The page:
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Author Casper, Monica J., 1966- author
Title Babylost : racism, survival, and the quiet politics of infant mortality, from A to Z / Monica J. Casper
Imprint New Brunswick : Rutgers University Press, [2022]
book jacket
1 copy ordered for 人文社會聯圖 on 11-23-2021.
Descript pages cm
text txt rdacontent
unmediated n rdamedia
volume nc rdacarrier
Note Includes bibliographical references and index
"The U.S. infant mortality rate is among the highest in the industrialized world, and Black babies are far more likely than white babies to die in their first year of life. Maternal mortality rates are also very high. Though the infant mortality rate overall has improved over the past century with public health interventions, racial disparities have not. Racism, poverty, lack of access to health care, and other causes of death have been identified, but not yet adequately addressed. The tragedy is twofold: it is undoubtedly tragic that babies die in their first year of life, and it is both tragic and unacceptable that most of these deaths are preventable. Despite the urgency of the problem, there has been little public discussion of infant loss. The question this book takes up is not why babies die; we already have many answers to this question. It is, rather, who cares that babies, mostly but not only Black and Native American babies, are dying before their first birthdays? More importantly, what are we willing to do about it? This book tracks social and cultural dimensions of infant death through 58 alphabetical entries, from Absence to ZIP Code. It centers women's loss and grief, while also drawing attention to dimensions of infant death not often examined. It is simultaneously a sociological study of infant death, an archive of loss and grief, and a clarion call for social change"-- Provided by publisher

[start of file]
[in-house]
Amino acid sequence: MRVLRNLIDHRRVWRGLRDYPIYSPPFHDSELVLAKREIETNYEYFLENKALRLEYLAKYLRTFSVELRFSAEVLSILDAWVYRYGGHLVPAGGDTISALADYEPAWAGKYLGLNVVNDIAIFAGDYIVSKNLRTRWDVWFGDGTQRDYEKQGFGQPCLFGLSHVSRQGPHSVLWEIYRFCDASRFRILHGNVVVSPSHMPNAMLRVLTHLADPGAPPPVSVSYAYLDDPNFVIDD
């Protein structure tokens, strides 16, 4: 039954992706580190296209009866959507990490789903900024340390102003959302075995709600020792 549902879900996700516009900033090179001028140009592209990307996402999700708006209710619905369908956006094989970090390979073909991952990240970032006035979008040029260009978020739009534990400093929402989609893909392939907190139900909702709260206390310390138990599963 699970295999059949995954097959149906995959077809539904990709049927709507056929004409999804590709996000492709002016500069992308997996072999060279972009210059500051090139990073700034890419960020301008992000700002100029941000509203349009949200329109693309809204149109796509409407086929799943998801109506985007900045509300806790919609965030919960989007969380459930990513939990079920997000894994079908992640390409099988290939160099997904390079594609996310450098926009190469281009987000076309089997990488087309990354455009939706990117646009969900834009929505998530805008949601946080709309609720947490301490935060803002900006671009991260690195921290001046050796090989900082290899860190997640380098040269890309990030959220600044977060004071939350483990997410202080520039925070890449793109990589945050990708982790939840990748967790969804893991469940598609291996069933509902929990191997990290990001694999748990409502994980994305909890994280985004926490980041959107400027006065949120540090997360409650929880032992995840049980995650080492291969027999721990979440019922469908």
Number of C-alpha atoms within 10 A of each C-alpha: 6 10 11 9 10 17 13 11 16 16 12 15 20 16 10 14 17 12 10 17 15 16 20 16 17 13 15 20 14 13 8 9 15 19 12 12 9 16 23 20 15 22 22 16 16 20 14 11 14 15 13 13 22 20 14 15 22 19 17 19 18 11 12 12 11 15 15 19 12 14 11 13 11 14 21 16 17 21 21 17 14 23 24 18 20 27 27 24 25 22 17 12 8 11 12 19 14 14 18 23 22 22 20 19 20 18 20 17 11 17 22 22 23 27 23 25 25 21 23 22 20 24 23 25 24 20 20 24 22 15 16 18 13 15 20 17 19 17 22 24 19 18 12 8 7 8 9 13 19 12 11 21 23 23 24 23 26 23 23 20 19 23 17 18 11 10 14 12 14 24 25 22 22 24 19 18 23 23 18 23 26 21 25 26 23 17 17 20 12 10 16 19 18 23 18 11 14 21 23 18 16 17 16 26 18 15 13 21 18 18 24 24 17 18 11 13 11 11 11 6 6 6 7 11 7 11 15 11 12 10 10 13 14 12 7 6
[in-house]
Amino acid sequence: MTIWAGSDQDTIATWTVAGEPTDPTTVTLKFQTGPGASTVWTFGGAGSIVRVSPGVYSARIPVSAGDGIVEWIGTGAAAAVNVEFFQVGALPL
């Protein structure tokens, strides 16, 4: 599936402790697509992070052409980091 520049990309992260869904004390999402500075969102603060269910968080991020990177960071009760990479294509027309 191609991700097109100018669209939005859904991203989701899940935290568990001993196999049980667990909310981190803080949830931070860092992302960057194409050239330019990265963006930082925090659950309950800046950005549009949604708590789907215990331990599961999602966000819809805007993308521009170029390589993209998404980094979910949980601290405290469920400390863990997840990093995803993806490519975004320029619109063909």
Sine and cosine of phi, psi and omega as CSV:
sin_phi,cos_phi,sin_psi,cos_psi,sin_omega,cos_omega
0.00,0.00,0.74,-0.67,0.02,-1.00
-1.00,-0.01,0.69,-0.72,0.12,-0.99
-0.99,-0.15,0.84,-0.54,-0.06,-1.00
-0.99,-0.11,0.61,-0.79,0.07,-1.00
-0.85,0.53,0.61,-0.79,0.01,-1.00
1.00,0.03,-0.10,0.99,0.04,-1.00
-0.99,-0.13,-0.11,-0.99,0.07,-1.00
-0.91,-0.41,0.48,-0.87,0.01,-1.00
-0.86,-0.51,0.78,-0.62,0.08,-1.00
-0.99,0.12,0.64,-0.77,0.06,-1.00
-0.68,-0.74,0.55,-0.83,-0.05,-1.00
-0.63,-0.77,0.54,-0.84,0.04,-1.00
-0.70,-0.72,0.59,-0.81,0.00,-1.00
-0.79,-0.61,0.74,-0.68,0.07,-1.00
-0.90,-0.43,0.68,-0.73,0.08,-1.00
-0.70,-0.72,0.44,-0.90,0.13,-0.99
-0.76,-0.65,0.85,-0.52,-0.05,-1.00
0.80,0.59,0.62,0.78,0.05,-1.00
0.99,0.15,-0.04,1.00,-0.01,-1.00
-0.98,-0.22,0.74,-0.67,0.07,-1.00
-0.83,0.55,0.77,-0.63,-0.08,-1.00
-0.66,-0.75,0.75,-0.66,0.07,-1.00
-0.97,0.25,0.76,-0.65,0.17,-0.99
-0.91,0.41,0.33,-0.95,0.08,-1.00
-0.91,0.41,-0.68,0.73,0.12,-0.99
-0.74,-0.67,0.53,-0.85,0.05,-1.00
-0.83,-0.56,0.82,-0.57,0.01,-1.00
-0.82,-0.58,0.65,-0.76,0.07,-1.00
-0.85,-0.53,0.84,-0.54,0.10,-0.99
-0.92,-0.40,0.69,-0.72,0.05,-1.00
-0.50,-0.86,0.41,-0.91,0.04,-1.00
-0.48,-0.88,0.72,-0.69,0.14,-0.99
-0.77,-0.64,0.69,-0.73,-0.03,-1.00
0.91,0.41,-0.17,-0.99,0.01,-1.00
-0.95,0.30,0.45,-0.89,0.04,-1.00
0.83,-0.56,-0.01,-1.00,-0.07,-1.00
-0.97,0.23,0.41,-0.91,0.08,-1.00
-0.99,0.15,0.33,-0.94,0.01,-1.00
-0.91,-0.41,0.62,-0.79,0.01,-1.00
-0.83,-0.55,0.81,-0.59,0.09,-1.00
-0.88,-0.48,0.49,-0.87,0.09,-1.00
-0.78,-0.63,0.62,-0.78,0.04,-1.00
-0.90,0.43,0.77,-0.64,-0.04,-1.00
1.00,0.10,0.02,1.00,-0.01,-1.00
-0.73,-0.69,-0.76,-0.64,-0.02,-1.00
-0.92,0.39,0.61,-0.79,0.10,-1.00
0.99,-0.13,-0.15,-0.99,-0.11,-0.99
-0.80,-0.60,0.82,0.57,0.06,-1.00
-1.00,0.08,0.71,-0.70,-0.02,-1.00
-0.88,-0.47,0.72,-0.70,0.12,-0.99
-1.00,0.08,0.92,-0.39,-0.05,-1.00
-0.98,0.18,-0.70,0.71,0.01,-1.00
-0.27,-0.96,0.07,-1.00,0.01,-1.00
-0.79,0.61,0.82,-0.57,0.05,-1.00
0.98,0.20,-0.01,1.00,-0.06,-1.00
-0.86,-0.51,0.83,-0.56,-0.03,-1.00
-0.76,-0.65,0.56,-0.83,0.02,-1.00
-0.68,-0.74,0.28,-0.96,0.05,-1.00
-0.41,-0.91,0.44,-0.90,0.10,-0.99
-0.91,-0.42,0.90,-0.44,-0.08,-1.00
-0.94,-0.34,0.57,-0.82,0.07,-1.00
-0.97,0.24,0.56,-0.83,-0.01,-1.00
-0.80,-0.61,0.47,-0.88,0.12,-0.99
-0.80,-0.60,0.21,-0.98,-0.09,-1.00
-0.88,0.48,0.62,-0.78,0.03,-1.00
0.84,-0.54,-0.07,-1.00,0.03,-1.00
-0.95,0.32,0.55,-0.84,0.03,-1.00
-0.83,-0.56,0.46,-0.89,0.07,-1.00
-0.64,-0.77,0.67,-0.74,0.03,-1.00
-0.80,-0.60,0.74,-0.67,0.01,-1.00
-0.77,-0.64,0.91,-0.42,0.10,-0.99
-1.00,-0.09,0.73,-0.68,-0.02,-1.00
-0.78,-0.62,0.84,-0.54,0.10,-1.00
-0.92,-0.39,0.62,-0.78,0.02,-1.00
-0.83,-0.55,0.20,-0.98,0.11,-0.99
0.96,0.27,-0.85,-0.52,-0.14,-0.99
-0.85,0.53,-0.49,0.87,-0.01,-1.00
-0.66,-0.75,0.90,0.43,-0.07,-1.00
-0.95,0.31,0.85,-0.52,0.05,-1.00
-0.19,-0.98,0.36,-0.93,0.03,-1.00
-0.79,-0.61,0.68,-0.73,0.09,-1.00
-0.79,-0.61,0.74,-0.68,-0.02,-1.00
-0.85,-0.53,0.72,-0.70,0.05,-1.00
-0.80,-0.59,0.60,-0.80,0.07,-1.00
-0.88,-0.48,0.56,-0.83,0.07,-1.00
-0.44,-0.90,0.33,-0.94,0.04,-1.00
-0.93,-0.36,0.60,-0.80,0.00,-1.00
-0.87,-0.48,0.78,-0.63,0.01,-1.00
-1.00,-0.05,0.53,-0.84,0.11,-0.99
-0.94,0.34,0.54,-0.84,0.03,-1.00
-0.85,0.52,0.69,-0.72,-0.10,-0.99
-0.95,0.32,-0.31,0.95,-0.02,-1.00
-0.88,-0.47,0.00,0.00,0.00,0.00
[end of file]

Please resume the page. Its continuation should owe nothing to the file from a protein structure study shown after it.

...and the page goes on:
Subject Infants -- Mortality -- United States
African American infants -- Health and hygiene
Indian infants -- Health and hygiene -- United States
Maternal health services -- United States
Discrimination in medical care -- United States
Racism -- Health aspects -- United States
Maternal and infant welfare -- United States
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